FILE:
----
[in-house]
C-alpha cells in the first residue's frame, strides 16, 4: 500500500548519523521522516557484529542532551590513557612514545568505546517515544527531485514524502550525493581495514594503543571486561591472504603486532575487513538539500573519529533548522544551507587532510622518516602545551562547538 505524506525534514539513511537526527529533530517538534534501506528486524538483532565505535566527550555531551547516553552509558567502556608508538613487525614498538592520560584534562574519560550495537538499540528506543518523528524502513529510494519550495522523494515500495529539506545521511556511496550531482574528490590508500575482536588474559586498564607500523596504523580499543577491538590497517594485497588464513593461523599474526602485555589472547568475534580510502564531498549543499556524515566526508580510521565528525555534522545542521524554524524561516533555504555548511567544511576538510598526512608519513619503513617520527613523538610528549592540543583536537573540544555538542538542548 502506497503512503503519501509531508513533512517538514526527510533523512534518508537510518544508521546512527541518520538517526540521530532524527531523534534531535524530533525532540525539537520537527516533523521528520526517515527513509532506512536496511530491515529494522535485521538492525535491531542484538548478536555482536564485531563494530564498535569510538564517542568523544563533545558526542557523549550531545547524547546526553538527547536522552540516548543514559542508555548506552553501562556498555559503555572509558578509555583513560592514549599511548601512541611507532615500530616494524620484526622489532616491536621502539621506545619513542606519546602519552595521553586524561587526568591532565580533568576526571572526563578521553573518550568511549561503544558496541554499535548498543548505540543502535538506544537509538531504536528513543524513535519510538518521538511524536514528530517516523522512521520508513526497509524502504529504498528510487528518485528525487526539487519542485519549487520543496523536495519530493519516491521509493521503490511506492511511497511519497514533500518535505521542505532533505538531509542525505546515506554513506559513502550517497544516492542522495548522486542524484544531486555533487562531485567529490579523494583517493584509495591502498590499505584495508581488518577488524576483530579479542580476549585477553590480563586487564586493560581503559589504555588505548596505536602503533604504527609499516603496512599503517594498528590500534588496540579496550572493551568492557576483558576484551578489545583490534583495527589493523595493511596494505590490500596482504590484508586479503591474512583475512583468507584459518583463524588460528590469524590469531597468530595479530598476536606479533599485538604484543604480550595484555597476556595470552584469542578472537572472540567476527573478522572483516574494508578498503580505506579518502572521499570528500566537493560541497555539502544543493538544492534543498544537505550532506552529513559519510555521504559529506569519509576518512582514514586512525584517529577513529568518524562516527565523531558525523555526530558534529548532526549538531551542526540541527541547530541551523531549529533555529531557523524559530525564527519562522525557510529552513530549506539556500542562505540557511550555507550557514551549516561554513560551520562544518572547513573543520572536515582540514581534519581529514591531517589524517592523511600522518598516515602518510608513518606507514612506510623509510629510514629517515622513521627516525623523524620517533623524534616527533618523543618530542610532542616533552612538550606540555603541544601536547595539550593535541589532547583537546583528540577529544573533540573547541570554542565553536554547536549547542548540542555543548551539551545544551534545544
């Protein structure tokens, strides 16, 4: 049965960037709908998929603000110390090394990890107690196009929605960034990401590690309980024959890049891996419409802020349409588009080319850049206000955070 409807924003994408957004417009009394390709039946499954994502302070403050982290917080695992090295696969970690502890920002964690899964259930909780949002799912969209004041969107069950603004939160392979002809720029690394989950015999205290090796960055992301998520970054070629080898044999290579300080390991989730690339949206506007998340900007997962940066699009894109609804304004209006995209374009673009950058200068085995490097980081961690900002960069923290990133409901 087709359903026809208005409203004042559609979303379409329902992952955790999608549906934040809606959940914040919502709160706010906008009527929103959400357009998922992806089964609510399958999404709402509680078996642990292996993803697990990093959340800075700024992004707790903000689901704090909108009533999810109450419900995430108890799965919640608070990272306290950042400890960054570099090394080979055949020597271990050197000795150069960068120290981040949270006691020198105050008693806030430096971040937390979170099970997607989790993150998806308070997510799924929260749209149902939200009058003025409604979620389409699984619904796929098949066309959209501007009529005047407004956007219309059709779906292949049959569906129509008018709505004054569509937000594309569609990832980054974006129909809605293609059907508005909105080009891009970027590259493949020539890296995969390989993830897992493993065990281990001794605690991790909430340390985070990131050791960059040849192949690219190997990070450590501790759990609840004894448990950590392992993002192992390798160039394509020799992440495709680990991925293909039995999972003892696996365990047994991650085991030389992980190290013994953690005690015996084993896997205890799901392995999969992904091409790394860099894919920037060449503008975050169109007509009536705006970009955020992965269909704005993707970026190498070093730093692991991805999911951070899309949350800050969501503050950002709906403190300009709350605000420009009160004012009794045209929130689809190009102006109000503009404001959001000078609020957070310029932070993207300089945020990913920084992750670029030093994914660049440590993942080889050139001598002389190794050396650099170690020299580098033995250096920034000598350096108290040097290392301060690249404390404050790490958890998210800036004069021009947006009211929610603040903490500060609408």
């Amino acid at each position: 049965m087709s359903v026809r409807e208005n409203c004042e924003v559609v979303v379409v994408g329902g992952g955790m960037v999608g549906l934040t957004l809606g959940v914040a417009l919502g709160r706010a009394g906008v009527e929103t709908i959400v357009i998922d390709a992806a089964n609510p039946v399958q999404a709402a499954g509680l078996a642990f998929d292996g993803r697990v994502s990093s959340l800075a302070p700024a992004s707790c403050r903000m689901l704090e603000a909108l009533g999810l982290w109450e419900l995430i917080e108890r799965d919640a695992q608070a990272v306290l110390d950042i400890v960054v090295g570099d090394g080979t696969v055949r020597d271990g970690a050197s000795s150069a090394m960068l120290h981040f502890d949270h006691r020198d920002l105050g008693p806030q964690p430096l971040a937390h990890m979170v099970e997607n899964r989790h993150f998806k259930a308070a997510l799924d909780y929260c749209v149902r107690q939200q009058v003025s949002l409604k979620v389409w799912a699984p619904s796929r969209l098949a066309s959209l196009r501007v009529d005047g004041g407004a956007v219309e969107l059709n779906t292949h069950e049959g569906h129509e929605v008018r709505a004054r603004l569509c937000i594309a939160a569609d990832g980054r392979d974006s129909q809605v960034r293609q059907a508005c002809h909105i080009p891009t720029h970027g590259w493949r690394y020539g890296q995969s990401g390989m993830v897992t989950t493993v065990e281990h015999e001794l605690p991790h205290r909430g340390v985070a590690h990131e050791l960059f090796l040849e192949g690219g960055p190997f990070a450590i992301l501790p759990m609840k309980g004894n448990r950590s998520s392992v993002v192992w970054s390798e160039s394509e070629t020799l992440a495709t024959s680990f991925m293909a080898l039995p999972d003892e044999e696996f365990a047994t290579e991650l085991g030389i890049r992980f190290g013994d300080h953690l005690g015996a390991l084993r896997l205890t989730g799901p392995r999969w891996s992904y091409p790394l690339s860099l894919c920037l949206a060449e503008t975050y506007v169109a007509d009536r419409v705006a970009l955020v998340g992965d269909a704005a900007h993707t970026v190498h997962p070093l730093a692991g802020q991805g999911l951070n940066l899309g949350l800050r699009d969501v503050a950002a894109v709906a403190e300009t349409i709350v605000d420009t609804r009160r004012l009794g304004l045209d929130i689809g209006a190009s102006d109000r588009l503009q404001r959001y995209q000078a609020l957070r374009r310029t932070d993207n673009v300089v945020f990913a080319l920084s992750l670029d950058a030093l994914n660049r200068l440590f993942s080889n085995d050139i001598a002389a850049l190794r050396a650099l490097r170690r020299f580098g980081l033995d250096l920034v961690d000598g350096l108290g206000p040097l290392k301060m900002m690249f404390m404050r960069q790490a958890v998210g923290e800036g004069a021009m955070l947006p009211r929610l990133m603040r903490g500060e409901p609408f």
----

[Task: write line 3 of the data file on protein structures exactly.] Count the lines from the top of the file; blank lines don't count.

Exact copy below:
């Protein structure tokens, strides 16, 4: 049965960037709908998929603000110390090394990890107690196009929605960034990401590690309980024959890049891996419409802020349409588009080319850049206000955070 409807924003994408957004417009009394390709039946499954994502302070403050982290917080695992090295696969970690502890920002964690899964259930909780949002799912969209004041969107069950603004939160392979002809720029690394989950015999205290090796960055992301998520970054070629080898044999290579300080390991989730690339949206506007998340900007997962940066699009894109609804304004209006995209374009673009950058200068085995490097980081961690900002960069923290990133409901 087709359903026809208005409203004042559609979303379409329902992952955790999608549906934040809606959940914040919502709160706010906008009527929103959400357009998922992806089964609510399958999404709402509680078996642990292996993803697990990093959340800075700024992004707790903000689901704090909108009533999810109450419900995430108890799965919640608070990272306290950042400890960054570099090394080979055949020597271990050197000795150069960068120290981040949270006691020198105050008693806030430096971040937390979170099970997607989790993150998806308070997510799924929260749209149902939200009058003025409604979620389409699984619904796929098949066309959209501007009529005047407004956007219309059709779906292949049959569906129509008018709505004054569509937000594309569609990832980054974006129909809605293609059907508005909105080009891009970027590259493949020539890296995969390989993830897992493993065990281990001794605690991790909430340390985070990131050791960059040849192949690219190997990070450590501790759990609840004894448990950590392992993002192992390798160039394509020799992440495709680990991925293909039995999972003892696996365990047994991650085991030389992980190290013994953690005690015996084993896997205890799901392995999969992904091409790394860099894919920037060449503008975050169109007509009536705006970009955020992965269909704005993707970026190498070093730093692991991805999911951070899309949350800050969501503050950002709906403190300009709350605000420009009160004012009794045209929130689809190009102006109000503009404001959001000078609020957070310029932070993207300089945020990913920084992750670029030093994914660049440590993942080889050139001598002389190794050396650099170690020299580098033995250096920034000598350096108290040097290392301060690249404390404050790490958890998210800036004069021009947006009211929610603040903490500060609408």